Sunday, August 24, 2008

In Memory of Juergen W. Ausborn: Foodie and Friend

On an ordinary Friday I put my mailbox key into the lock and did what I do each time I open up the box; turn the key to the right, listen for an echo to see how much mail is inside, and remind myself to curse in French in case the electric bill has arrived and there are children nearby. Though my affection for Women’s Wear Daily has been on the wane of late, I still look forward to the fragrance coverage on Friday. The newspaper had dutifully arrived and looked like a carefully rolled scroll inside the mailbox. Cradled at its center was a distinctive white envelope addressed in neat and thoughtful script.

I didn't recognize the sender's name or the address in Ardsley, New York. Ardsley has always fallen short on the gourmet scale. Its offerings include a handful of restaurants and The Riviera Bakehouse, the only pastry shop I know that can kill buttercream frosting (it tastes like cornstarch and aluminum). One of the oddest food stories I have ever heard originated in Ardsley. A man brought a bottle of French wine to a restaurant that was given to him as a gift. On his second glass he was eye to eye with a tiny frog that rested at its bottom. The French wine’s name included the word "frog", which had nothing to do with the amphibian inside the bottle and everything to do with why this story should have made its way into the pages of News of the Weird. Instead, the story ran in a local paper called The Rivertowns Enterprise and resulted in action by the FDA, who confiscated the bottle, the glass and the tiny frog.

I opened the envelope and pulled out a white note card with the words “Juergen W. Ausborn, July 27, 2008” embossed in capital letters. I recognized the font as it was the same one used at Pierre Marcolini in New York City, the chocolate store Juergen opened in 2005. Juergen was planning on opening a gelato store when I last spoke to him and I thought the note might have been a formal announcement. I wasn’t connecting the dots; “With a Passion for Food, Golf and Life…Juergen W. Ausborn died on Sunday, July 27th, 2008 in an accidental drowning in Bermuda. Upon his death, he is survived by his spouse Julia Collins, his daughter Jessica Ausborn and his dog, Chester. Juergen has requested that there be no memorial service, but asks that you raise a glass of wine in memory of the times you shared with each other.”

The elevator next to the mailboxes was on the ground floor and I ran inside to be alone. There was a familiar feeling in the pit of my stomach, the same one I had on September 11th when I was trying to make sense of the perfect blue sky and the aura of crematoria that snaked its way into the acrid odor of burning jet fuel, plastic, glass and steel. The haunting collision between life and death can stalk the grief-stricken like an inescapable loop dream. It felt unfair and cruel. How could someone who enjoyed life so much, someone who was kind and generous, be gone just like that? The last person I knew that died in a drowning accident was a physician and friend. "Think about the good things," I told myself. Grief was rummaging in my mind and I felt like I couldn’t breathe.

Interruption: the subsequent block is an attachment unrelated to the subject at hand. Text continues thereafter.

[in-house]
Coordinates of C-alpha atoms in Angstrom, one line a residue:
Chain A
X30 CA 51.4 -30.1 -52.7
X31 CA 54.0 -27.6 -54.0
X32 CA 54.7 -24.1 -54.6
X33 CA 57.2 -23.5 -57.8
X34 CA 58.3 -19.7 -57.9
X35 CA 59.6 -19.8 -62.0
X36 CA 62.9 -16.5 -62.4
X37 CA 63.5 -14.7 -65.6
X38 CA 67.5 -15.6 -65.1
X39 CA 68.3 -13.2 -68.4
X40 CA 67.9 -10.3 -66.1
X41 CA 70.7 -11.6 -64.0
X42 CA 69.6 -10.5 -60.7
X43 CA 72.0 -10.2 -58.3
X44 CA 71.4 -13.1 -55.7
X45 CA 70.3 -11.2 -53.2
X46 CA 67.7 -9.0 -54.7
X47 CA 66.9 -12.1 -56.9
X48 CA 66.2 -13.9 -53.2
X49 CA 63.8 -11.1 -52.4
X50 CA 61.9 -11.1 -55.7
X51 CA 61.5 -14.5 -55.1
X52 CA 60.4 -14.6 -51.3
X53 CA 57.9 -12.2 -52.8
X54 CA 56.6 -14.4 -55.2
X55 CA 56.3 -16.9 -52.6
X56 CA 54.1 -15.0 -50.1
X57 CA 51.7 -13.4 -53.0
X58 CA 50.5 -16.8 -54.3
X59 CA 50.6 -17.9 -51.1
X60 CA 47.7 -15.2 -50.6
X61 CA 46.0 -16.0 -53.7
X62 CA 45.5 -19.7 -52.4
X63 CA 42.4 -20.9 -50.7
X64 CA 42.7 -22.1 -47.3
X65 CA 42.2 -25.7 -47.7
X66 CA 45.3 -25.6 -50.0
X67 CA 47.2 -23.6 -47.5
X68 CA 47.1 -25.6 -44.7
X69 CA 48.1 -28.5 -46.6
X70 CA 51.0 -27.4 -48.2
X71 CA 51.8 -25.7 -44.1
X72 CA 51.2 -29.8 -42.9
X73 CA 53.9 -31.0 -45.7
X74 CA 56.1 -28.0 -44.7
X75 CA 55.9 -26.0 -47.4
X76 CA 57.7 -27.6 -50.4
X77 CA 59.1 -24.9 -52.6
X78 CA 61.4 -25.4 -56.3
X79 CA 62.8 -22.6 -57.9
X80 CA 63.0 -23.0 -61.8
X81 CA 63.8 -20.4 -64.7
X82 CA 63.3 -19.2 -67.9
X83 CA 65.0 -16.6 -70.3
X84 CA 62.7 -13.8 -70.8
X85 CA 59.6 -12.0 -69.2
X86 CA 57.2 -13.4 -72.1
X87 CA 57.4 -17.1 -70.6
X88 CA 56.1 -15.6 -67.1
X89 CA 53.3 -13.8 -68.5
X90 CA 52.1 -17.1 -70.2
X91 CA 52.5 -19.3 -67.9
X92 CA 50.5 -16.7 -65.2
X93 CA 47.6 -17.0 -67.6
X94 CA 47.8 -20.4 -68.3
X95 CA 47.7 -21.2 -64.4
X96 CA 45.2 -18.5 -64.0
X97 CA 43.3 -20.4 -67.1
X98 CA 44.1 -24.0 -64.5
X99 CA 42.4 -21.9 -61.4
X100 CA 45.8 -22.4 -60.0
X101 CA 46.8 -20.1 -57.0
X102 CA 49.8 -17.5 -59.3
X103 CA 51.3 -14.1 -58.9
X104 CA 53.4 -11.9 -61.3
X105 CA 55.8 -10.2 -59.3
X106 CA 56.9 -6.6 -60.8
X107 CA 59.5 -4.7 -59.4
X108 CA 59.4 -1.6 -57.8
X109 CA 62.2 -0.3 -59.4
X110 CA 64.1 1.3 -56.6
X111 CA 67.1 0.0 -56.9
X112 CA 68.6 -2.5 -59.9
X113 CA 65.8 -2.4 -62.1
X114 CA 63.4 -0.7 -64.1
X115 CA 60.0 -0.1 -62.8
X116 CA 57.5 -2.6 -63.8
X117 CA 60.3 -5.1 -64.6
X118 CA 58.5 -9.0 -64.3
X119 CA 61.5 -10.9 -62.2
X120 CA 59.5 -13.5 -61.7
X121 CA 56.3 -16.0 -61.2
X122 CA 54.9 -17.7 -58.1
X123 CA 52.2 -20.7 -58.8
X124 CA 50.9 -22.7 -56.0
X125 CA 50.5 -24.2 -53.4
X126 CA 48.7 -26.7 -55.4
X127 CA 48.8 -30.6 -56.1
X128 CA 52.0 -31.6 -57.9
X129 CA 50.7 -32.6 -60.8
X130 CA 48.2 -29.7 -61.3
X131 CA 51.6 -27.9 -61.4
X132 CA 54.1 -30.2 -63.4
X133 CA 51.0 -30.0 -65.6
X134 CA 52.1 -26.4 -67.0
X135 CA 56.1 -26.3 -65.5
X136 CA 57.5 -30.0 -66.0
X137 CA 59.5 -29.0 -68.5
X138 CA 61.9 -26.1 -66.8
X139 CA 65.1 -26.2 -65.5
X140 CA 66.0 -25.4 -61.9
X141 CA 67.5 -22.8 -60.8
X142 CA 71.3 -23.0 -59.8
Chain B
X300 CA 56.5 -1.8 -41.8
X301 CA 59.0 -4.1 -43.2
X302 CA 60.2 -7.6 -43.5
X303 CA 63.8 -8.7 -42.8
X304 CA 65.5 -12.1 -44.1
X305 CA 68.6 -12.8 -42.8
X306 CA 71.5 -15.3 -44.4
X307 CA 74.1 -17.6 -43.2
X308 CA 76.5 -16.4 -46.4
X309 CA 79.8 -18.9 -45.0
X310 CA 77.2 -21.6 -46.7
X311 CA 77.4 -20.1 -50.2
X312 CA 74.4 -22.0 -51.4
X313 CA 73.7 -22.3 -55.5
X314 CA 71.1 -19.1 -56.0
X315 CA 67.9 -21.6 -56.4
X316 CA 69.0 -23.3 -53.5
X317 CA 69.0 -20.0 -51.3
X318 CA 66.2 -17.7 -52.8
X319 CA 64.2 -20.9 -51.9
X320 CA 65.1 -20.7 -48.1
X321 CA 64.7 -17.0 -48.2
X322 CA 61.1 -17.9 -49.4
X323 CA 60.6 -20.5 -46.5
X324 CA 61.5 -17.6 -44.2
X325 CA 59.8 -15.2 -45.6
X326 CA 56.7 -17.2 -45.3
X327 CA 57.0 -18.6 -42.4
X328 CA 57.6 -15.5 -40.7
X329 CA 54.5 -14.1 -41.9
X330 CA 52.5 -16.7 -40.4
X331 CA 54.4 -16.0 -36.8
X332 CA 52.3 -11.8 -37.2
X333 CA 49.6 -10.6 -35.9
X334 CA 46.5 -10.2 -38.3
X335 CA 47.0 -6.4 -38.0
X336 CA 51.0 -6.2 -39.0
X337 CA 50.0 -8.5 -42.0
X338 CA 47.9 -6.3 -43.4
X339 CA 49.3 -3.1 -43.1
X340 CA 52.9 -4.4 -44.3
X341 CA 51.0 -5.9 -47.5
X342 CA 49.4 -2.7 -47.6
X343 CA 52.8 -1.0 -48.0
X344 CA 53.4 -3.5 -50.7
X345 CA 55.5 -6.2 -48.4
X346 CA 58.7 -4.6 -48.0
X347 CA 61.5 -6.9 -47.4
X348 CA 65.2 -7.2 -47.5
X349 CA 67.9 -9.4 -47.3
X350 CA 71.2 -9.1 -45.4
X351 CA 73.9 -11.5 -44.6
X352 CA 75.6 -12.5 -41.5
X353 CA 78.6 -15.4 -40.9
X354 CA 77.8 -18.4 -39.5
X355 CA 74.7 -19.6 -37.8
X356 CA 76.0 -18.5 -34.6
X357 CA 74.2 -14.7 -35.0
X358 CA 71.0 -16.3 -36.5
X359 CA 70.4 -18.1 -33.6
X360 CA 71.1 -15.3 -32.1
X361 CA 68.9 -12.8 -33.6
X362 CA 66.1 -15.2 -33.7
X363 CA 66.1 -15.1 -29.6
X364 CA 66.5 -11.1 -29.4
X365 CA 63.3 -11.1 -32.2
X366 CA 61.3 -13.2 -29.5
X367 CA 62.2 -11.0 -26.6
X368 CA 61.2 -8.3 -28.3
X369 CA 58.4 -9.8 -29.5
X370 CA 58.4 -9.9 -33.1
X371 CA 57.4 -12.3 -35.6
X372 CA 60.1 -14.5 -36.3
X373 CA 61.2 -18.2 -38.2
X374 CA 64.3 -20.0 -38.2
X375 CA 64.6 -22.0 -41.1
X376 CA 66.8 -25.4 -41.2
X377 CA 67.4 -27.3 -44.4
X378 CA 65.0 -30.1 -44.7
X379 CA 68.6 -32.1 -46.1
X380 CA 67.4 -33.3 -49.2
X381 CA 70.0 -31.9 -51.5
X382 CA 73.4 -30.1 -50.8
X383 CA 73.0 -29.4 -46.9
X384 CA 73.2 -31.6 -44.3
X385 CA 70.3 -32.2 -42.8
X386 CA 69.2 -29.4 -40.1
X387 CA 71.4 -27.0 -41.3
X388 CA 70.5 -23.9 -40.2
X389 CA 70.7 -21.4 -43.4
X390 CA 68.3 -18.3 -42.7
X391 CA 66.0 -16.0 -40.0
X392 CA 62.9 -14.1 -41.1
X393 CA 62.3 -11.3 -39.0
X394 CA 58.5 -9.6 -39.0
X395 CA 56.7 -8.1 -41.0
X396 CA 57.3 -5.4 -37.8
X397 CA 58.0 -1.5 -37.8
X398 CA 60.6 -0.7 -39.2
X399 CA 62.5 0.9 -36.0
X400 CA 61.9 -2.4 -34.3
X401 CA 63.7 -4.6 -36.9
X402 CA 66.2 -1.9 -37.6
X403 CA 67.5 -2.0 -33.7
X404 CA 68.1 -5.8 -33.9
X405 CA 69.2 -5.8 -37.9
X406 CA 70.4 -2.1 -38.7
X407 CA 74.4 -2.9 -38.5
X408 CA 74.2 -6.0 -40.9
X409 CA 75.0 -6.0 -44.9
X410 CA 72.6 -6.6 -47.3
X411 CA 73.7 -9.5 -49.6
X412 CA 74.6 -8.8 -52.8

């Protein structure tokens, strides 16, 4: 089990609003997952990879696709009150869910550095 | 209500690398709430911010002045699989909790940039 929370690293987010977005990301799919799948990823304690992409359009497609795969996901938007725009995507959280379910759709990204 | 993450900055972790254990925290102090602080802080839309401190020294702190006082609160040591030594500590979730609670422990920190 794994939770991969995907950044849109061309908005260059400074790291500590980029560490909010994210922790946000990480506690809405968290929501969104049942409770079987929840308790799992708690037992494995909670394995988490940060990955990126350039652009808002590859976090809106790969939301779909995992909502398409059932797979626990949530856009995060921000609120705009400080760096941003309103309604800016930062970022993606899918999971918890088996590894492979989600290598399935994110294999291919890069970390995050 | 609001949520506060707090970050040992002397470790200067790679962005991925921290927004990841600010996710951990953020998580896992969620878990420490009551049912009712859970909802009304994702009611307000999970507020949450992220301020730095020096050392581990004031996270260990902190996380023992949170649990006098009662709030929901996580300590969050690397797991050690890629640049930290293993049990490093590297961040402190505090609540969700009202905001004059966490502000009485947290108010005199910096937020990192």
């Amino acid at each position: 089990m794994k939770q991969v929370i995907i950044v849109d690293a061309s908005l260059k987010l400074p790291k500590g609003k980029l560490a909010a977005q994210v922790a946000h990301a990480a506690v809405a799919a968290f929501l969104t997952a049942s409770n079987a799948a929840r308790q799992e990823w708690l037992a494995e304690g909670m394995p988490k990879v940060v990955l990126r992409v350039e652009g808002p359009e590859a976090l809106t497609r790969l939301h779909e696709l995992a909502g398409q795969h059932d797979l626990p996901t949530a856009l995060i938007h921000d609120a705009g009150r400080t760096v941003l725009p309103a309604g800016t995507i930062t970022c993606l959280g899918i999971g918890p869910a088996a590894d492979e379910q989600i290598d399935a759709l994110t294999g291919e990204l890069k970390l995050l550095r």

Juergen taught me a thing or two about food. I wouldn’t know a medlar from a melon if it wasn’t for him. When Pierre Marcolini's Medlar Jam premiered at the New York store, Juergen was quick to provide me with a jar and a few folkloric facts. He asked me if I wanted to taste a bit on brioche and I obliged. Anyone who has ever had to decide whether or not they should eat something always wants to understand what they are about to put in their mouth because eating is not only about sustenance; it is about the experience of nurturing body and mind through an understanding of the origins of food and the pleasures of taste. I was so moved by medlar that I spent a day researching the fruit and wrote a story about it. As testimony to the fruit’s compelling history (and Juergen’s joi de vive) the blog post on medlar continues to rank in the top ten requested stories on Glass Petal Smoke.

When I last saw Juergen, we were sitting at a table inside Pierre Marcolini discussing life and dessert. I finished a Tonka Bean Truffle and was admiring a Violet-infused Praline sitting before me on an elegant porcelain plate. Juergen handed me a jar of Confiture Fraîche de Fraise Mara des Bois, a strawberry jam made with petite wild strawberries that Pierre Marcolini had just released in the United States. Juergen seemed a bit nostalgic as he looked at the jar and began to tell me about his daughter Jessica, who loved wild strawberries as a little girl. She discovered them on a family trip to Europe and for the duration of the stay had an appetite for nothing else; "Strawberries for breakfast, strawberries for lunch and strawberries for dinner. That is all she wanted.” Juergen smiled and showed me pictures of his home in Ardsley and his dog, Chester. When he talked about Chester there was something very earnest in his eyes, the kind of warmth you see in a true dog lover. It was a side of Juergen I hadn’t seen before, but it didn't surprise me at all.